According to another embodiment, a processor bus is presented. The processor bus includes a plurality of phases which can accommodate a plurality of cycles of dissimilar transactions pipelined in sequential order upon the bus. A peripheral cycle is destined for a peripheral device, and a memory cycle is destined for semiconductor memory. The peripheral cycle is clocked through a subset of the plurality of phases and into a snoop phase of the plurality of phases. The memory cycle is clocked entirely through the plurality of phases while the peripheral cycle is stalled within the snoop phase and then deferred from the snoop phase to an initial phase of the sequential order of phases.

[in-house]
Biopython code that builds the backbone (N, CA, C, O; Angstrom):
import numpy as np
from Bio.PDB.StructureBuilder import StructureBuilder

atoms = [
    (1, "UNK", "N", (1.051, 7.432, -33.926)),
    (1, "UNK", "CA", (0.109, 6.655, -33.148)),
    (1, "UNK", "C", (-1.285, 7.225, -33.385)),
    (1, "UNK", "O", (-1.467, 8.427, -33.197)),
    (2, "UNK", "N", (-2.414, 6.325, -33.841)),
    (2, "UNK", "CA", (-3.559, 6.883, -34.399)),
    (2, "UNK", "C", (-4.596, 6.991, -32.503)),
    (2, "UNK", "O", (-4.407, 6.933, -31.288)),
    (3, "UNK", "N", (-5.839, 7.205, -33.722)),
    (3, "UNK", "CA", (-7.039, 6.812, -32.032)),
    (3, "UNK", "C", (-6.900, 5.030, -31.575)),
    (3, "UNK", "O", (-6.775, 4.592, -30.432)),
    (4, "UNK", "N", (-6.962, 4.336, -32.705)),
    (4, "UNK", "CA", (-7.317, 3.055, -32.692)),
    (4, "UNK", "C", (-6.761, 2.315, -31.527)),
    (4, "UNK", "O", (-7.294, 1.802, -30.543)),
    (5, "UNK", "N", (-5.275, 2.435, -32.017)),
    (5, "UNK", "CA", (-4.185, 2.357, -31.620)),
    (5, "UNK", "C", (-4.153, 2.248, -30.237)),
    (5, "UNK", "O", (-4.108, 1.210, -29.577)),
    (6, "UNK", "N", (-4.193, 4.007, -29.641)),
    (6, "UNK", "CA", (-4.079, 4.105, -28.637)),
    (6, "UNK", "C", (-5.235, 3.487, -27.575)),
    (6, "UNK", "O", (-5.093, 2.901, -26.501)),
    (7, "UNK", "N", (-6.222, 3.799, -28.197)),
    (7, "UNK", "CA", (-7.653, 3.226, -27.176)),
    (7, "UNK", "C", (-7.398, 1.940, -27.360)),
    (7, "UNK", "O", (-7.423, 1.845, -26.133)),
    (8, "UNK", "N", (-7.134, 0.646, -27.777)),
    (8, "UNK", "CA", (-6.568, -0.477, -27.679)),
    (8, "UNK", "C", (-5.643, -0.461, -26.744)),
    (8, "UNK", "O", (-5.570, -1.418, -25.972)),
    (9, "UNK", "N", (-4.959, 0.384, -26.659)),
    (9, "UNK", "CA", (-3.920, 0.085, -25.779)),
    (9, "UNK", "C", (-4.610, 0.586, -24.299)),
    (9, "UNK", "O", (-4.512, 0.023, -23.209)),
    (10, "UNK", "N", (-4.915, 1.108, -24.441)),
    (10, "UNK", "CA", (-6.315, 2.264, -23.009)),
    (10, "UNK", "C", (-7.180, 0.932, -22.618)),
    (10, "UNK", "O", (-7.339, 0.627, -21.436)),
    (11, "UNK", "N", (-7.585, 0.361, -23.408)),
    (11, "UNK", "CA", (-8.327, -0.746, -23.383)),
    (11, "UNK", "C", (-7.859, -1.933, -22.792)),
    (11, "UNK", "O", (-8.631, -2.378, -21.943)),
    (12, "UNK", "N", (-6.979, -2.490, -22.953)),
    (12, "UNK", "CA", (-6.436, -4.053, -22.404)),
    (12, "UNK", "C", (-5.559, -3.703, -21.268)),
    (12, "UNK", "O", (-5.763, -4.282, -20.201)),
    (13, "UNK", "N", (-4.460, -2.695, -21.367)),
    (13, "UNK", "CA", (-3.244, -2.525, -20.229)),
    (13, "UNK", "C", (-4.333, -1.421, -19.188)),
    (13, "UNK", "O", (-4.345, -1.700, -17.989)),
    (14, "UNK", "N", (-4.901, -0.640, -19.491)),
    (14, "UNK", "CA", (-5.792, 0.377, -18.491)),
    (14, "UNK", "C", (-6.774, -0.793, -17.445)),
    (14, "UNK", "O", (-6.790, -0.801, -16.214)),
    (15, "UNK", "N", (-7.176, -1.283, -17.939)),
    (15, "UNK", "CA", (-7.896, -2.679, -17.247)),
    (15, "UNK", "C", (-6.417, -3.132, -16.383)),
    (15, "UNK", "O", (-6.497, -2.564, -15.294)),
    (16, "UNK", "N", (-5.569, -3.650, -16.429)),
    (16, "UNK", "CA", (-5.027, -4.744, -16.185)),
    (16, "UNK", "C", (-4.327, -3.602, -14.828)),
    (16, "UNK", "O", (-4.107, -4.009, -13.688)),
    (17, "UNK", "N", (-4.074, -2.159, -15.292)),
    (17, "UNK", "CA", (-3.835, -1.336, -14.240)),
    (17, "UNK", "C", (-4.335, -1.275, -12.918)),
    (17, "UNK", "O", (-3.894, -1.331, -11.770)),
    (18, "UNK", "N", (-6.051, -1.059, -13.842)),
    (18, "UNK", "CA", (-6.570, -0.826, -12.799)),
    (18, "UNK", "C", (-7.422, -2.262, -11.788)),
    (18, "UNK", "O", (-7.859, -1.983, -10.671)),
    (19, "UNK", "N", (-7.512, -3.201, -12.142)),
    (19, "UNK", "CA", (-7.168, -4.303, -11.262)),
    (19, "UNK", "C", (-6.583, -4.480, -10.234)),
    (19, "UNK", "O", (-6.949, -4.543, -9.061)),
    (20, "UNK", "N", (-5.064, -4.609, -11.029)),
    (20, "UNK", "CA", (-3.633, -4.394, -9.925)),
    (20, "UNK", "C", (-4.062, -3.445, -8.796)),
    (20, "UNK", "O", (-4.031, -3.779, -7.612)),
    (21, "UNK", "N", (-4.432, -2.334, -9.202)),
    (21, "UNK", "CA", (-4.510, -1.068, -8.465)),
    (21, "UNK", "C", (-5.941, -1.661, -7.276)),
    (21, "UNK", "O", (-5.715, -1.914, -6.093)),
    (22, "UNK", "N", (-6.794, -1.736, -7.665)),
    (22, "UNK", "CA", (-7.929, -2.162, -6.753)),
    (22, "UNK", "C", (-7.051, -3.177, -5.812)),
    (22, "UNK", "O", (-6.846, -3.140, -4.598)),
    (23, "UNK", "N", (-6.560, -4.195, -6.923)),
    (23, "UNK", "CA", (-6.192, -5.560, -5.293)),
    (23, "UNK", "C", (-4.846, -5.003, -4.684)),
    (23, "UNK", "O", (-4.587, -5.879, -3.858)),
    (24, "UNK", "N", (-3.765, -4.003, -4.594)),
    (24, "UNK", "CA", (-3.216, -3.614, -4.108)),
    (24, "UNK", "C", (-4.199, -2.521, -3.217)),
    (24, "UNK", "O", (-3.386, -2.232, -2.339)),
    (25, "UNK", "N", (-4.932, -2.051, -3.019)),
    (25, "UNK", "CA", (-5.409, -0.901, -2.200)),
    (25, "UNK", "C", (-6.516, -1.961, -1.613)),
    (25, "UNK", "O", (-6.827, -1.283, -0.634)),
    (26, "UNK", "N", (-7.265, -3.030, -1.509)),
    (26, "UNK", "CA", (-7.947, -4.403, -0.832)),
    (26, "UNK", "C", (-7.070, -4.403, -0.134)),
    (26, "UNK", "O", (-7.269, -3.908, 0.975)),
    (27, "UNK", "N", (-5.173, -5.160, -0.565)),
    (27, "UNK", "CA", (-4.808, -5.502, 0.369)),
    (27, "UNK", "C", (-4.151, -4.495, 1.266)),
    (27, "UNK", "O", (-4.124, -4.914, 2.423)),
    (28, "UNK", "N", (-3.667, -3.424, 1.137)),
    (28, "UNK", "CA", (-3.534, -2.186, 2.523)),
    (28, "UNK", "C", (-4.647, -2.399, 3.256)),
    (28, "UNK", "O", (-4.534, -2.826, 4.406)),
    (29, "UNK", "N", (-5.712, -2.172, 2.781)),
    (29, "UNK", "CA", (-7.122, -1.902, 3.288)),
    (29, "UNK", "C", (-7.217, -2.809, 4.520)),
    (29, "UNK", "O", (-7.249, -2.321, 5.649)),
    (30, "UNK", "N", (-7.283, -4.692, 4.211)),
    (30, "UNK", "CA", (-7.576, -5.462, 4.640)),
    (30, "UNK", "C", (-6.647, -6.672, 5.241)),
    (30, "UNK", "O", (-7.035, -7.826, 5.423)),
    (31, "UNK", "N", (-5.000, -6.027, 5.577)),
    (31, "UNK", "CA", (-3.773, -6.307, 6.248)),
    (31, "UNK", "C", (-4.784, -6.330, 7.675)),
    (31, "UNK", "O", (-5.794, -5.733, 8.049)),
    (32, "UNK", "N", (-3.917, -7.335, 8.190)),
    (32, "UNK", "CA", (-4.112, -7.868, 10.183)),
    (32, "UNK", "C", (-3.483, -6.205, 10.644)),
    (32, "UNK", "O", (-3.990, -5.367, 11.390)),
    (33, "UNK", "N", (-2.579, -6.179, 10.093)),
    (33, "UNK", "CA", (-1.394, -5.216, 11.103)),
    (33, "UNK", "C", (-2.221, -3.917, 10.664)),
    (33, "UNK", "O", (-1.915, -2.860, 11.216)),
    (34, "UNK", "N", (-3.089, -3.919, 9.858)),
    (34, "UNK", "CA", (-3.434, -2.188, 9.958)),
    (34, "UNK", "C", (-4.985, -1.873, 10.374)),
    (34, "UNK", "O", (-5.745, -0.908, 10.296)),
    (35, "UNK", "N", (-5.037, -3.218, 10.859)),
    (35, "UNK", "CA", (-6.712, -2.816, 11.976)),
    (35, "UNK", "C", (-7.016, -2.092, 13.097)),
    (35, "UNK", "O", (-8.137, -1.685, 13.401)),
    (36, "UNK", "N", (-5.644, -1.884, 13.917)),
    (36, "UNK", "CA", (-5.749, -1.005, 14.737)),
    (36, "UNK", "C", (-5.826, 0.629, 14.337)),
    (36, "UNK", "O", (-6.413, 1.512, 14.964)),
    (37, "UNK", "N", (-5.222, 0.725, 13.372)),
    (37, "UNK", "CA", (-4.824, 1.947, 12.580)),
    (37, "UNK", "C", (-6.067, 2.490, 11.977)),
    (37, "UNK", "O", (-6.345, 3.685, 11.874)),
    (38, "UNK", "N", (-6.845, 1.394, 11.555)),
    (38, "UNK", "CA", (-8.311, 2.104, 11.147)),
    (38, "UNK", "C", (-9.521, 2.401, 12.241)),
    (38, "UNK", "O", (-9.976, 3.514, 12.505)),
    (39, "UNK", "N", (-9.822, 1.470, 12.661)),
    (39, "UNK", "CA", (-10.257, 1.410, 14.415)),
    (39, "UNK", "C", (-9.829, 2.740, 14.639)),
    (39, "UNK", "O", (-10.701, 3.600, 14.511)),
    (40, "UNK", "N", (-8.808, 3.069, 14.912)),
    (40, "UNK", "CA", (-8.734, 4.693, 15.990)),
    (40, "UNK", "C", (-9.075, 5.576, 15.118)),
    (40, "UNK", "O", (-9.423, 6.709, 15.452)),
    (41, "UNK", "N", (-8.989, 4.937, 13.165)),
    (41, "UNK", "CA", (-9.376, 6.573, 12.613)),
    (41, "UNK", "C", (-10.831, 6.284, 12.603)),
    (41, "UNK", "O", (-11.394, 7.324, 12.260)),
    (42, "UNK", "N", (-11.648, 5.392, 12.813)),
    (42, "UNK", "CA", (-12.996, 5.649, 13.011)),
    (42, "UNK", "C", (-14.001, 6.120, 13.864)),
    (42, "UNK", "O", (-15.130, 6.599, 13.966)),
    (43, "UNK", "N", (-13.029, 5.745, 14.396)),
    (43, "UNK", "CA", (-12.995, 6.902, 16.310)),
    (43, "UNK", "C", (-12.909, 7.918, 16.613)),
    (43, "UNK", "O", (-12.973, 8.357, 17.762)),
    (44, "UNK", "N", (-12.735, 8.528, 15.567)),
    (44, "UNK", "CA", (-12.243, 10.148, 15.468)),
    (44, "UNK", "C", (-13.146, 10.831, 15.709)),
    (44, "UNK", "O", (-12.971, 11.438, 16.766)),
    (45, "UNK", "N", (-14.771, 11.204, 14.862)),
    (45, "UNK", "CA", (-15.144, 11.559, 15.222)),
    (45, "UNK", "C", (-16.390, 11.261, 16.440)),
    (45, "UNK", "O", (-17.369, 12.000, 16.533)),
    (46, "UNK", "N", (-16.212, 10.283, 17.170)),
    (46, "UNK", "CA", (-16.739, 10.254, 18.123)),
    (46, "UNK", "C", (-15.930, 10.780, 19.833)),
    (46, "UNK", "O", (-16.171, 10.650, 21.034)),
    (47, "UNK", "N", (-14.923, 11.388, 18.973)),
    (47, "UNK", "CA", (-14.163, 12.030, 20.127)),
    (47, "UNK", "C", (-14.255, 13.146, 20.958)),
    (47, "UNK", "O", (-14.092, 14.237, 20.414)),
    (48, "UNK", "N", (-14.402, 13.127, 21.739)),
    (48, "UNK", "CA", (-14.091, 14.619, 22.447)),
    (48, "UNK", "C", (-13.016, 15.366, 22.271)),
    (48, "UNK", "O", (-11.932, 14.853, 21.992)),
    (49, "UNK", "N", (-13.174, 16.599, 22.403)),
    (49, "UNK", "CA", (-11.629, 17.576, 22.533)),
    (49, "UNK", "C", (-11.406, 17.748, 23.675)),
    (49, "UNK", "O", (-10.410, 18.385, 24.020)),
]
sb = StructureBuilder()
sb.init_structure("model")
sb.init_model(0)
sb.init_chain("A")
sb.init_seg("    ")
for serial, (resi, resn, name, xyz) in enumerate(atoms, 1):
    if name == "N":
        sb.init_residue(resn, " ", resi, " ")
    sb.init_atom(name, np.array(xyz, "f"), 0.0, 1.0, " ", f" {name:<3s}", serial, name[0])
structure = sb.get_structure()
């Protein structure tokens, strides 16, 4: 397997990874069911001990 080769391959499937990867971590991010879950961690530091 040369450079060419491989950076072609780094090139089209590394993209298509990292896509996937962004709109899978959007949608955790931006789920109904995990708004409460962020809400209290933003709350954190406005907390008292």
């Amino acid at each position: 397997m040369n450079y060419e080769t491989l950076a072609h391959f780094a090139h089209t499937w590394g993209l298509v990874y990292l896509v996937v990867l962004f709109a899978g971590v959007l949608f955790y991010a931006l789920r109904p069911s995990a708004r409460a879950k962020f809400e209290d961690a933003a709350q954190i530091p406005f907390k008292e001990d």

According to yet another embodiment, a method is provided for servicing a memory cycle ahead of a peripheral cycle. The method includes stalling the peripheral cycle within a snoop phase of a processor bus. The peripheral cycle may then be deferred when the memory cycle arrives within the snoop phase. The memory cycle may be allowed to continue at least partially through the remaining phases of the processor bus before re-issuing the peripheral cycle from an initial phase of the processor bus. The step of stalling the peripheral cycle may continue a variable number of, e.g., two clock cycles until data from a non-posted write transaction has been completed on the peripheral bus or data from a read transaction has arrived from the peripheral bus. Stalling may also continue until the memory cycle arrives within the snoop phase and, if the peripheral cycle is non-deferrable, the peripheral cycle can be re-tried from the initial phase of the sequence of phases.